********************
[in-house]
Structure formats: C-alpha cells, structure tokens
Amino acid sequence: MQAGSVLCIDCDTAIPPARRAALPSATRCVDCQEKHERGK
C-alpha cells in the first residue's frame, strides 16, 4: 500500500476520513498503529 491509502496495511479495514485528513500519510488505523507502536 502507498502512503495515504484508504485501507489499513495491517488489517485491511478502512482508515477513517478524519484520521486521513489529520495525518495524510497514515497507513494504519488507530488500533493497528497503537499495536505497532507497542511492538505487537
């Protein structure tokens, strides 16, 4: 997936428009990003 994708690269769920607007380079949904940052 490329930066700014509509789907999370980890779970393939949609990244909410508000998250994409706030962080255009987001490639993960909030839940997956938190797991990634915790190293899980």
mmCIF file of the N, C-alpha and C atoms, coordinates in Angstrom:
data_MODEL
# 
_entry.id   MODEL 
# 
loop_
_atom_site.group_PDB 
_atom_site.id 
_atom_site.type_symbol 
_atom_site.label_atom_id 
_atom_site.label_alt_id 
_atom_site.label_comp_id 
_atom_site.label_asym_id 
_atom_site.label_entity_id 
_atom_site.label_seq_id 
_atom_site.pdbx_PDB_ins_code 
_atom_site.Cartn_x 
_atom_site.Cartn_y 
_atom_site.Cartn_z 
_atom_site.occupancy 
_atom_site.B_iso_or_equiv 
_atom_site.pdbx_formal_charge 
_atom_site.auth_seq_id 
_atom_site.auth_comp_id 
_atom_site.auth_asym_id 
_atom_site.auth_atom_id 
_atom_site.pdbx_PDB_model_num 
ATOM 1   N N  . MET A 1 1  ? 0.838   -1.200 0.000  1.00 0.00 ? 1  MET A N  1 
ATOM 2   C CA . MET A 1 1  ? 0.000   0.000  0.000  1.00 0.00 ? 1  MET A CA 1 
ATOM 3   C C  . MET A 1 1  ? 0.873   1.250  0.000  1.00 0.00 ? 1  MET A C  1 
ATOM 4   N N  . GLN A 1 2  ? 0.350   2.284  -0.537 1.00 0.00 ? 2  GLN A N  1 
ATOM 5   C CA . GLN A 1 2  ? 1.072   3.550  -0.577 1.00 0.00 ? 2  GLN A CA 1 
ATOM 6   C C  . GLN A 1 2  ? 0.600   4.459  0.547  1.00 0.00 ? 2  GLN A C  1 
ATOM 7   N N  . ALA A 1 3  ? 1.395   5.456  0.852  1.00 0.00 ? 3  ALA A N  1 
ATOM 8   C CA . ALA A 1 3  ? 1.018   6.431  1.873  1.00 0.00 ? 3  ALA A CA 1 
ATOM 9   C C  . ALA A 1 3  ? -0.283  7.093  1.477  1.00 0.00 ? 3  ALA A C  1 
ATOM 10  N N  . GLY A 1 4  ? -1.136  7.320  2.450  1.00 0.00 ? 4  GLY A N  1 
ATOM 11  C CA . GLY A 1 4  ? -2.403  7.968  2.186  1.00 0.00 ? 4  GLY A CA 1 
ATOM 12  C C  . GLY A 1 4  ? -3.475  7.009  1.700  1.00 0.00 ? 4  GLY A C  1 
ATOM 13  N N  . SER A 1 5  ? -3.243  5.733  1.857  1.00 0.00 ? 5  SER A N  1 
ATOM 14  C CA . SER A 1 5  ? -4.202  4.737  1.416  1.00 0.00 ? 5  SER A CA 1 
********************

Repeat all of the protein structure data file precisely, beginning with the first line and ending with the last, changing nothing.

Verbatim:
[in-house]
Structure formats: C-alpha cells, structure tokens
Amino acid sequence: MQAGSVLCIDCDTAIPPARRAALPSATRCVDCQEKHERGK
C-alpha cells in the first residue's frame, strides 16, 4: 500500500476520513498503529 491509502496495511479495514485528513500519510488505523507502536 502507498502512503495515504484508504485501507489499513495491517488489517485491511478502512482508515477513517478524519484520521486521513489529520495525518495524510497514515497507513494504519488507530488500533493497528497503537499495536505497532507497542511492538505487537
């Protein structure tokens, strides 16, 4: 997936428009990003 994708690269769920607007380079949904940052 490329930066700014509509789907999370980890779970393939949609990244909410508000998250994409706030962080255009987001490639993960909030839940997956938190797991990634915790190293899980």
mmCIF file of the N, C-alpha and C atoms, coordinates in Angstrom:
data_MODEL
# 
_entry.id   MODEL 
# 
loop_
_atom_site.group_PDB 
_atom_site.id 
_atom_site.type_symbol 
_atom_site.label_atom_id 
_atom_site.label_alt_id 
_atom_site.label_comp_id 
_atom_site.label_asym_id 
_atom_site.label_entity_id 
_atom_site.label_seq_id 
_atom_site.pdbx_PDB_ins_code 
_atom_site.Cartn_x 
_atom_site.Cartn_y 
_atom_site.Cartn_z 
_atom_site.occupancy 
_atom_site.B_iso_or_equiv 
_atom_site.pdbx_formal_charge 
_atom_site.auth_seq_id 
_atom_site.auth_comp_id 
_atom_site.auth_asym_id 
_atom_site.auth_atom_id 
_atom_site.pdbx_PDB_model_num 
ATOM 1   N N  . MET A 1 1  ? 0.838   -1.200 0.000  1.00 0.00 ? 1  MET A N  1 
ATOM 2   C CA . MET A 1 1  ? 0.000   0.000  0.000  1.00 0.00 ? 1  MET A CA 1 
ATOM 3   C C  . MET A 1 1  ? 0.873   1.250  0.000  1.00 0.00 ? 1  MET A C  1 
ATOM 4   N N  . GLN A 1 2  ? 0.350   2.284  -0.537 1.00 0.00 ? 2  GLN A N  1 
ATOM 5   C CA . GLN A 1 2  ? 1.072   3.550  -0.577 1.00 0.00 ? 2  GLN A CA 1 
ATOM 6   C C  . GLN A 1 2  ? 0.600   4.459  0.547  1.00 0.00 ? 2  GLN A C  1 
ATOM 7   N N  . ALA A 1 3  ? 1.395   5.456  0.852  1.00 0.00 ? 3  ALA A N  1 
ATOM 8   C CA . ALA A 1 3  ? 1.018   6.431  1.873  1.00 0.00 ? 3  ALA A CA 1 
ATOM 9   C C  . ALA A 1 3  ? -0.283  7.093  1.477  1.00 0.00 ? 3  ALA A C  1 
ATOM 10  N N  . GLY A 1 4  ? -1.136  7.320  2.450  1.00 0.00 ? 4  GLY A N  1 
ATOM 11  C CA . GLY A 1 4  ? -2.403  7.968  2.186  1.00 0.00 ? 4  GLY A CA 1 
ATOM 12  C C  . GLY A 1 4  ? -3.475  7.009  1.700  1.00 0.00 ? 4  GLY A C  1 
ATOM 13  N N  . SER A 1 5  ? -3.243  5.733  1.857  1.00 0.00 ? 5  SER A N  1 
ATOM 14  C CA . SER A 1 5  ? -4.202  4.737  1.416  1.00 0.00 ? 5  SER A CA 1 